Many of us think about prayer in the same way.  We plug the divine with coins of prayers usually hopes and dreams of prizes for ourselves.  But prayer as Jesus taught was a plural, communal prayer for all, not just for my will to be done, my needs met, my sins alone forgiven. 

Prayer as Jesus taught is about persistently and boldly asking God, pleading with God, almost telling God: you be holy, you come, give us, forgive us, and do not bring us.  This boldness echoes Martha telling Jesus what he should do last week and Abraham standing up to God this week.             

+        +          +

Jesus responded to the disciples request to learn how to connect to God by teaching them this prayer, telling them the parable of the friend at midnight, and talking about persistence.  

In the parable Jesus tells a story of a selfish man who doesn’t answer the door and help a friend.  The man is blessed with the ability and called by peer community expectations to help this friend in need but does not.  Jesus points out that even in the man’s sinful selfishness, he gets up and provides bread because of the friends persistence.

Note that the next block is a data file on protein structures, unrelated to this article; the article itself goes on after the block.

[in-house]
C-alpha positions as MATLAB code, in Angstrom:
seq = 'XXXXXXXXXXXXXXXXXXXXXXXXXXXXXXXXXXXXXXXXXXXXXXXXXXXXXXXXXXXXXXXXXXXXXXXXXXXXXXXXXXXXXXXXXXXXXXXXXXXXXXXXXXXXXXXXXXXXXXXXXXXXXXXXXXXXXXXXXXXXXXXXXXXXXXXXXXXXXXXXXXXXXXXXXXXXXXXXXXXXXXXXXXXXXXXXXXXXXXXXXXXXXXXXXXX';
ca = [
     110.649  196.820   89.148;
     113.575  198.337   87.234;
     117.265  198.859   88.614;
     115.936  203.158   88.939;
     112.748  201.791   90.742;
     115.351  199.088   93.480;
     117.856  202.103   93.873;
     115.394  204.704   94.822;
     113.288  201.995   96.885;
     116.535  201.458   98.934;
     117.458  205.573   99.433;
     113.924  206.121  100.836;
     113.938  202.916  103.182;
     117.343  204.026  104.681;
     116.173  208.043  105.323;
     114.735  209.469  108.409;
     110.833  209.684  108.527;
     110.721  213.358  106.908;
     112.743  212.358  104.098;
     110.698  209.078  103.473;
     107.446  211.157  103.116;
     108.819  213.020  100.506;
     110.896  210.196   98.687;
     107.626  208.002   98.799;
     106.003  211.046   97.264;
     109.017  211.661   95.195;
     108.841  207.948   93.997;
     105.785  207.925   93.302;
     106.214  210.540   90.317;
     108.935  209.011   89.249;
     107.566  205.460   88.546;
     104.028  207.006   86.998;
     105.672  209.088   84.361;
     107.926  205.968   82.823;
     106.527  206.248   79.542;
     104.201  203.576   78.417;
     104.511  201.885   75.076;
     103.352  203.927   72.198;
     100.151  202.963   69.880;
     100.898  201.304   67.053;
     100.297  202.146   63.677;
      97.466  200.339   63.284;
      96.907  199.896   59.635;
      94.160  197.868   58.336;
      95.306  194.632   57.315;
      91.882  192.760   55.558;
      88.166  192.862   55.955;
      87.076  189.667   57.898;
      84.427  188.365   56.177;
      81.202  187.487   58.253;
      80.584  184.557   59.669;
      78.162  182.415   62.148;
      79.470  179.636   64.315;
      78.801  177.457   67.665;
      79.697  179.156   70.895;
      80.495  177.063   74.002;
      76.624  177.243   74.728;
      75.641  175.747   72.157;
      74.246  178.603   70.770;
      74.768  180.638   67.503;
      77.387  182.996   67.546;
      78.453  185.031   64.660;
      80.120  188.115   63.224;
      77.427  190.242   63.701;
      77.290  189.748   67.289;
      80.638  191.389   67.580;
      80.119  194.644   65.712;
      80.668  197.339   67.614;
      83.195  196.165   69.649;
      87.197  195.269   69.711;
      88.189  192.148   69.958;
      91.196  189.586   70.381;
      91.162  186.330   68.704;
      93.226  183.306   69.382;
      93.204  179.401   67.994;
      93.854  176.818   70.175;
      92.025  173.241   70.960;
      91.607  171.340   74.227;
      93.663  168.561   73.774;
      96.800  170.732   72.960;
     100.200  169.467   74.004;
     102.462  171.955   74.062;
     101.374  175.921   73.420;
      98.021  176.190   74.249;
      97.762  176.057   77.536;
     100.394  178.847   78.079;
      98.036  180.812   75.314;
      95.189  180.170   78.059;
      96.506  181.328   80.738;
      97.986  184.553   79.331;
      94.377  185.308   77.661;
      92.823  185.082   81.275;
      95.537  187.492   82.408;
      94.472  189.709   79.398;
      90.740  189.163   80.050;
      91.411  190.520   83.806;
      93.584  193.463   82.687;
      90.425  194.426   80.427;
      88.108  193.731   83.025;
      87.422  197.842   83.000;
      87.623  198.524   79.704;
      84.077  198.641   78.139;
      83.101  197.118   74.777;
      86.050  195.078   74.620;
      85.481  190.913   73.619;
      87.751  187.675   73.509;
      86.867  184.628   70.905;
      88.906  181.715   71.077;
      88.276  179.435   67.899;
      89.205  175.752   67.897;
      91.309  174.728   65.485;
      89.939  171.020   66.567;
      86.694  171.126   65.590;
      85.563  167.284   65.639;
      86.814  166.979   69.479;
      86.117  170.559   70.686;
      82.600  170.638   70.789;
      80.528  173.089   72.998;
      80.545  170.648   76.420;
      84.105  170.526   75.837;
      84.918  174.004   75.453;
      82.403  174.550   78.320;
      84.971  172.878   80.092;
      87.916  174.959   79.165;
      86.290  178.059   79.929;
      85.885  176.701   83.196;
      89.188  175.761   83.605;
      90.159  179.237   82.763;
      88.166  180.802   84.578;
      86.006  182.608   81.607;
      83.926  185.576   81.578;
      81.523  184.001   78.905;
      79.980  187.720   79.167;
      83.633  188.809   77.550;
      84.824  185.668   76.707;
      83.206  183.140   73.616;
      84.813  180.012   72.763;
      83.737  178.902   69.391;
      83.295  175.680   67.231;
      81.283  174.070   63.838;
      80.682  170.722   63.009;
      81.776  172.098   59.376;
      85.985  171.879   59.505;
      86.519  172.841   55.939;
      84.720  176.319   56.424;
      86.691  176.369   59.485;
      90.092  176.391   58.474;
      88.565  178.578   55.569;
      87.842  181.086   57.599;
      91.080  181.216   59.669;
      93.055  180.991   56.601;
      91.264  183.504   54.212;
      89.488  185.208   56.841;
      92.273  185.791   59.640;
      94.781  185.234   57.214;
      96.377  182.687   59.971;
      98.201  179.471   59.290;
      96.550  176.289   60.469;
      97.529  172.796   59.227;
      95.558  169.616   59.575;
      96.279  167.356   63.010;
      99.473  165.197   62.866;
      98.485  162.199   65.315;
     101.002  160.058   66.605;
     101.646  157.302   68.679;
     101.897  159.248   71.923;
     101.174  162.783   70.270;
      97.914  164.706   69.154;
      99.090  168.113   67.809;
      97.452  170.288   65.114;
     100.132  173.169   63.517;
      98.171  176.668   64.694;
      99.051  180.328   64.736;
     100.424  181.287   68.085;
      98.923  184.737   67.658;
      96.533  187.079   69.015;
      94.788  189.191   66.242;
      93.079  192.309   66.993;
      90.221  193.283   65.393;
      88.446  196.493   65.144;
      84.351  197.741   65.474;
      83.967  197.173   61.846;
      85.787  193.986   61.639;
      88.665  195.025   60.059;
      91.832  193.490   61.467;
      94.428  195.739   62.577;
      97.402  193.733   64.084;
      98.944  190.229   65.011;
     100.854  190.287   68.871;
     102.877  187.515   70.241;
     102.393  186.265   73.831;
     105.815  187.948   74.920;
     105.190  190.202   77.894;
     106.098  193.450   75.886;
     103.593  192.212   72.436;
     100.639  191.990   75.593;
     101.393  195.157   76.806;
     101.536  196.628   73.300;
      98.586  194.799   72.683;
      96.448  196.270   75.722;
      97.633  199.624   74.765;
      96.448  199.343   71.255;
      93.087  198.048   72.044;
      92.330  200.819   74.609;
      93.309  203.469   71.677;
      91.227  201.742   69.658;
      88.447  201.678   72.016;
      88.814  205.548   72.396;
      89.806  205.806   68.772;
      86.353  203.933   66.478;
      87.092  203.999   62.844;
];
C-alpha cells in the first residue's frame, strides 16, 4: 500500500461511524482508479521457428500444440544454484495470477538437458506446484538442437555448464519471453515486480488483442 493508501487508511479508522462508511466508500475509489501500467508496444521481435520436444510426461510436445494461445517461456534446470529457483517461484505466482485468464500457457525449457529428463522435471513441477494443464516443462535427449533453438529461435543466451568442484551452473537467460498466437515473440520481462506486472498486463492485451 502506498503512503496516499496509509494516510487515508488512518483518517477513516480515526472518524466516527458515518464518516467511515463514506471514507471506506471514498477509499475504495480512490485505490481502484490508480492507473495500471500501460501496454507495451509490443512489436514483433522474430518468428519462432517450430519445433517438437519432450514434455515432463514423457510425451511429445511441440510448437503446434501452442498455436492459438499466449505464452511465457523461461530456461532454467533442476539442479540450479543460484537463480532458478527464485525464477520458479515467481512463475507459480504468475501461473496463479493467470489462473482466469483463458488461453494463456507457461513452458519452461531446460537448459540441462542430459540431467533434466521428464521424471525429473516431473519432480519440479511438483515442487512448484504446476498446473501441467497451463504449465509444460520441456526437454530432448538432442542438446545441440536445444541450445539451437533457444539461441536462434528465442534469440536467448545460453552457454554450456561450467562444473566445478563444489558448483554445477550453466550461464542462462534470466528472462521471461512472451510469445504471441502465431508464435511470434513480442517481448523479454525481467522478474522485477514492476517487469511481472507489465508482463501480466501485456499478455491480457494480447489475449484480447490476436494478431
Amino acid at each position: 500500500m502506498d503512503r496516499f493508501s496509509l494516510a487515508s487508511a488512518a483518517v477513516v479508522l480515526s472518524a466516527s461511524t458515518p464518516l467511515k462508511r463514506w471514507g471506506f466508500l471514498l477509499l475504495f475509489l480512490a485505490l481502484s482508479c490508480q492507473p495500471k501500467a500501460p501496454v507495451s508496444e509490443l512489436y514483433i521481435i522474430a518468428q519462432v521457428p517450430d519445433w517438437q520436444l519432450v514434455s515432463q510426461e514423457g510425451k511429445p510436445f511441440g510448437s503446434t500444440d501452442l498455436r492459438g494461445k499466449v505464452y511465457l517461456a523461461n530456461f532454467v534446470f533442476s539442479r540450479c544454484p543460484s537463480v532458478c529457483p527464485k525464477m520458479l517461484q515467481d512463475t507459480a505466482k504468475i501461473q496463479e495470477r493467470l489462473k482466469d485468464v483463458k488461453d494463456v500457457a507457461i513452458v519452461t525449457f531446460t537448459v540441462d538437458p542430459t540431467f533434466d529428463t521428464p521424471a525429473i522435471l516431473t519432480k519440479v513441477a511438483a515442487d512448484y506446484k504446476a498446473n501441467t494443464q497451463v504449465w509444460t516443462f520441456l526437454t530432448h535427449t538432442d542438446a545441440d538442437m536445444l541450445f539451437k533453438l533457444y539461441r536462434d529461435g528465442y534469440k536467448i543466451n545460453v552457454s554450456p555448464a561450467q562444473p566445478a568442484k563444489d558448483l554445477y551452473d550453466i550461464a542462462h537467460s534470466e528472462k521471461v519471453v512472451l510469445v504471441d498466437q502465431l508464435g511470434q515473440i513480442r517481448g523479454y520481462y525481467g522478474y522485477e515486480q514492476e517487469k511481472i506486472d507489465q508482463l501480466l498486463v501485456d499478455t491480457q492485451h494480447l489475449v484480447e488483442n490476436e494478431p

How does the selfish man pray?  How do we pray? We pray with words as Jesus taught, but are also called to pray through actions. How could the man, or you and I ask God to give us each day our daily bread, and then not answer the call to share that bread to friends and other children of God that God tells us to share with?

In addition to the teaching on prayer and the telling of the parable, Jesus talks about being persistent. Ask and it will be given, search and you will find, knock and the door will be opened for you.  This follows the story about a man knocking on his neighbor’s door, asking for a bread loan, and seeking to provide hospitality to the guest who has arrived on his doorstep. 

This talk about persistence is about our call to live together in community, praying outside of ourselves in true relationship with friends, neighbors and God. Jesus teaching, telling and talking this week centers us right in the center of community.  It is easy to focus on our needs and keep score on what we pray for. 

But Jesus reminds us that even in our moments of sinful, selfishness we are to treat our neighbor with the same love and care we know how to treat children with. 

God is persistent, so persistent that God gave us Jesus who:

  • Teaches, tells and talks to us about praying with our lives as well as our lips.
  • Invites us to see the world as he does:
    • Worldly wounds that are opportunities for asking and advocating for justice, healing and reconciliation,
    • Worldly needs that are opportunities to seek out and experience relationship with friends, neighbors and God in community, and
    • Worldly hungers that are opportunities to open the door to God’s abundant blessings by sharing the bread we have been given.
  • Reminds us that God is persistent:
    • Wants us to ask, seek and knock persistently, and gives those who ask the Holy Spirit, whose name is persistence.